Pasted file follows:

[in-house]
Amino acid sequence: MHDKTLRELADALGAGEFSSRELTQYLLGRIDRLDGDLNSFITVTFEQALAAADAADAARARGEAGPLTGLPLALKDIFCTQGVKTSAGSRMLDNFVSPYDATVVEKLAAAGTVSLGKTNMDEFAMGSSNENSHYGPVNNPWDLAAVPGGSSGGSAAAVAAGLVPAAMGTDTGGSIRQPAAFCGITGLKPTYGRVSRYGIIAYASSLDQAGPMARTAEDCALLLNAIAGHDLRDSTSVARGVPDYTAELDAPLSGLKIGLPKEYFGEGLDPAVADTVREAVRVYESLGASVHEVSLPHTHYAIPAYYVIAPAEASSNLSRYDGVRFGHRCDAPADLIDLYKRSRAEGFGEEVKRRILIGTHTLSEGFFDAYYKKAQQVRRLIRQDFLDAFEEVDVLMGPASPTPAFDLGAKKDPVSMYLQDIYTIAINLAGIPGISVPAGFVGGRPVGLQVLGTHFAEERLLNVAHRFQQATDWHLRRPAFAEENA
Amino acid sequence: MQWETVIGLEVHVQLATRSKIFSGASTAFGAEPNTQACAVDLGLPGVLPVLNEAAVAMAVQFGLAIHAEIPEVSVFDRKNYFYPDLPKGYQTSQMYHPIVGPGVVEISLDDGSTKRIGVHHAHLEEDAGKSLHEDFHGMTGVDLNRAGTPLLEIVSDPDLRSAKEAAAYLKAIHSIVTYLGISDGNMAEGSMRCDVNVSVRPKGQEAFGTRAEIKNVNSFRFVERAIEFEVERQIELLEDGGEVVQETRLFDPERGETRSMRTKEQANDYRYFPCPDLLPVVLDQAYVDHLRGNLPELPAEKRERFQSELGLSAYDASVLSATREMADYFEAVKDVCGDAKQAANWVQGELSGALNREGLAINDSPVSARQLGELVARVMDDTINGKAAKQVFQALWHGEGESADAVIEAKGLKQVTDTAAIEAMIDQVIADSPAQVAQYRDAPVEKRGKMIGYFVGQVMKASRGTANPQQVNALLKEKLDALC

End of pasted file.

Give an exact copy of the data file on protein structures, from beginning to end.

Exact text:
[in-house]
Amino acid sequence: MHDKTLRELADALGAGEFSSRELTQYLLGRIDRLDGDLNSFITVTFEQALAAADAADAARARGEAGPLTGLPLALKDIFCTQGVKTSAGSRMLDNFVSPYDATVVEKLAAAGTVSLGKTNMDEFAMGSSNENSHYGPVNNPWDLAAVPGGSSGGSAAAVAAGLVPAAMGTDTGGSIRQPAAFCGITGLKPTYGRVSRYGIIAYASSLDQAGPMARTAEDCALLLNAIAGHDLRDSTSVARGVPDYTAELDAPLSGLKIGLPKEYFGEGLDPAVADTVREAVRVYESLGASVHEVSLPHTHYAIPAYYVIAPAEASSNLSRYDGVRFGHRCDAPADLIDLYKRSRAEGFGEEVKRRILIGTHTLSEGFFDAYYKKAQQVRRLIRQDFLDAFEEVDVLMGPASPTPAFDLGAKKDPVSMYLQDIYTIAINLAGIPGISVPAGFVGGRPVGLQVLGTHFAEERLLNVAHRFQQATDWHLRRPAFAEENA
Amino acid sequence: MQWETVIGLEVHVQLATRSKIFSGASTAFGAEPNTQACAVDLGLPGVLPVLNEAAVAMAVQFGLAIHAEIPEVSVFDRKNYFYPDLPKGYQTSQMYHPIVGPGVVEISLDDGSTKRIGVHHAHLEEDAGKSLHEDFHGMTGVDLNRAGTPLLEIVSDPDLRSAKEAAAYLKAIHSIVTYLGISDGNMAEGSMRCDVNVSVRPKGQEAFGTRAEIKNVNSFRFVERAIEFEVERQIELLEDGGEVVQETRLFDPERGETRSMRTKEQANDYRYFPCPDLLPVVLDQAYVDHLRGNLPELPAEKRERFQSELGLSAYDASVLSATREMADYFEAVKDVCGDAKQAANWVQGELSGALNREGLAINDSPVSARQLGELVARVMDDTINGKAAKQVFQALWHGEGESADAVIEAKGLKQVTDTAAIEAMIDQVIADSPAQVAQYRDAPVEKRGKMIGYFVGQVMKASRGTANPQQVNALLKEKLDALC